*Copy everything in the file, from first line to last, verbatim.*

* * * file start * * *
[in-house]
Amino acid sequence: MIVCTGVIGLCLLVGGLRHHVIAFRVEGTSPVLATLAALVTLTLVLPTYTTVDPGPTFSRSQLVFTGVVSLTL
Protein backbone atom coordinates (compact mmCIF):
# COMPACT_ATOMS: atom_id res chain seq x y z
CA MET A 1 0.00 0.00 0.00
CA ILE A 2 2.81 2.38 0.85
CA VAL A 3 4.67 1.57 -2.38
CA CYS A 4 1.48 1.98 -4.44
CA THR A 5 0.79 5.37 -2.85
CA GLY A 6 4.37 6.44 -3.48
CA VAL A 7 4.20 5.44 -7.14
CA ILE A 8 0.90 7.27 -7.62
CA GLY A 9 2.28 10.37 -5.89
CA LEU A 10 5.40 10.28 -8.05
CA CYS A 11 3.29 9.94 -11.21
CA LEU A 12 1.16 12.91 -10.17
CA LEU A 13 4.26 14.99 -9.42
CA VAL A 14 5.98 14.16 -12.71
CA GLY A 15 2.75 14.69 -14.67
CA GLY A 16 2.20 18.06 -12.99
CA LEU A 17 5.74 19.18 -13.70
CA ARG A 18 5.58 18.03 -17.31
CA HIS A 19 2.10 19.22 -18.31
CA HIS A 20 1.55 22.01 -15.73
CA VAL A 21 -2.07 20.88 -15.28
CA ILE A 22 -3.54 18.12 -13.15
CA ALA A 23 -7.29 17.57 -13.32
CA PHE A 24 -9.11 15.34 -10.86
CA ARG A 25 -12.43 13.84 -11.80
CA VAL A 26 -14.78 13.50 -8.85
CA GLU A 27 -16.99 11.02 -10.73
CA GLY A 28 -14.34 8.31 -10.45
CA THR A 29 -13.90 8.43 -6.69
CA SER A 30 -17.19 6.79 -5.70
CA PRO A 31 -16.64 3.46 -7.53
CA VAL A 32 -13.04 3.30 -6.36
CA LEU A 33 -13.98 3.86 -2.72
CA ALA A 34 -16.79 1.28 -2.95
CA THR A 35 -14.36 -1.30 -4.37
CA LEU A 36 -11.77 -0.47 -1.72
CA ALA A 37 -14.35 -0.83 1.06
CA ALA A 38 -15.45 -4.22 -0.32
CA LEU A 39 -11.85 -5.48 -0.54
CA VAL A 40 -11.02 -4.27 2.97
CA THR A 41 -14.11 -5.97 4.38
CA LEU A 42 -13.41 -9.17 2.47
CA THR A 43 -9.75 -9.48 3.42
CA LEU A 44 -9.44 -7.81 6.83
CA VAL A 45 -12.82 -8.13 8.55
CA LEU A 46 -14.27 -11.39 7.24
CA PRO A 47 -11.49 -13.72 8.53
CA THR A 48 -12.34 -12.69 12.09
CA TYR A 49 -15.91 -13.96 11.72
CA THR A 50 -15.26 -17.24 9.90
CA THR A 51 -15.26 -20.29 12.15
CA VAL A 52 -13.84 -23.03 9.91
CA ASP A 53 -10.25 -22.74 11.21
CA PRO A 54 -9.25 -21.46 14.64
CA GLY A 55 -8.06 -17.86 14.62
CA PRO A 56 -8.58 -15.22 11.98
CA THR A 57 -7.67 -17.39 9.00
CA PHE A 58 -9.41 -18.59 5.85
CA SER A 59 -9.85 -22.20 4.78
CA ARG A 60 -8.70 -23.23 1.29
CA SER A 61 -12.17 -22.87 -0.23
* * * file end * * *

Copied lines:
[in-house]
Amino acid sequence: MIVCTGVIGLCLLVGGLRHHVIAFRVEGTSPVLATLAALVTLTLVLPTYTTVDPGPTFSRSQLVFTGVVSLTL
Protein backbone atom coordinates (compact mmCIF):
# COMPACT_ATOMS: atom_id res chain seq x y z
CA MET A 1 0.00 0.00 0.00
CA ILE A 2 2.81 2.38 0.85
CA VAL A 3 4.67 1.57 -2.38
CA CYS A 4 1.48 1.98 -4.44
CA THR A 5 0.79 5.37 -2.85
CA GLY A 6 4.37 6.44 -3.48
CA VAL A 7 4.20 5.44 -7.14
CA ILE A 8 0.90 7.27 -7.62
CA GLY A 9 2.28 10.37 -5.89
CA LEU A 10 5.40 10.28 -8.05
CA CYS A 11 3.29 9.94 -11.21
CA LEU A 12 1.16 12.91 -10.17
CA LEU A 13 4.26 14.99 -9.42
CA VAL A 14 5.98 14.16 -12.71
CA GLY A 15 2.75 14.69 -14.67
CA GLY A 16 2.20 18.06 -12.99
CA LEU A 17 5.74 19.18 -13.70
CA ARG A 18 5.58 18.03 -17.31
CA HIS A 19 2.10 19.22 -18.31
CA HIS A 20 1.55 22.01 -15.73
CA VAL A 21 -2.07 20.88 -15.28
CA ILE A 22 -3.54 18.12 -13.15
CA ALA A 23 -7.29 17.57 -13.32
CA PHE A 24 -9.11 15.34 -10.86
CA ARG A 25 -12.43 13.84 -11.80
CA VAL A 26 -14.78 13.50 -8.85
CA GLU A 27 -16.99 11.02 -10.73
CA GLY A 28 -14.34 8.31 -10.45
CA THR A 29 -13.90 8.43 -6.69
CA SER A 30 -17.19 6.79 -5.70
CA PRO A 31 -16.64 3.46 -7.53
CA VAL A 32 -13.04 3.30 -6.36
CA LEU A 33 -13.98 3.86 -2.72
CA ALA A 34 -16.79 1.28 -2.95
CA THR A 35 -14.36 -1.30 -4.37
CA LEU A 36 -11.77 -0.47 -1.72
CA ALA A 37 -14.35 -0.83 1.06
CA ALA A 38 -15.45 -4.22 -0.32
CA LEU A 39 -11.85 -5.48 -0.54
CA VAL A 40 -11.02 -4.27 2.97
CA THR A 41 -14.11 -5.97 4.38
CA LEU A 42 -13.41 -9.17 2.47
CA THR A 43 -9.75 -9.48 3.42
CA LEU A 44 -9.44 -7.81 6.83
CA VAL A 45 -12.82 -8.13 8.55
CA LEU A 46 -14.27 -11.39 7.24
CA PRO A 47 -11.49 -13.72 8.53
CA THR A 48 -12.34 -12.69 12.09
CA TYR A 49 -15.91 -13.96 11.72
CA THR A 50 -15.26 -17.24 9.90
CA THR A 51 -15.26 -20.29 12.15
CA VAL A 52 -13.84 -23.03 9.91
CA ASP A 53 -10.25 -22.74 11.21
CA PRO A 54 -9.25 -21.46 14.64
CA GLY A 55 -8.06 -17.86 14.62
CA PRO A 56 -8.58 -15.22 11.98
CA THR A 57 -7.67 -17.39 9.00
CA PHE A 58 -9.41 -18.59 5.85
CA SER A 59 -9.85 -22.20 4.78
CA ARG A 60 -8.70 -23.23 1.29
CA SER A 61 -12.17 -22.87 -0.23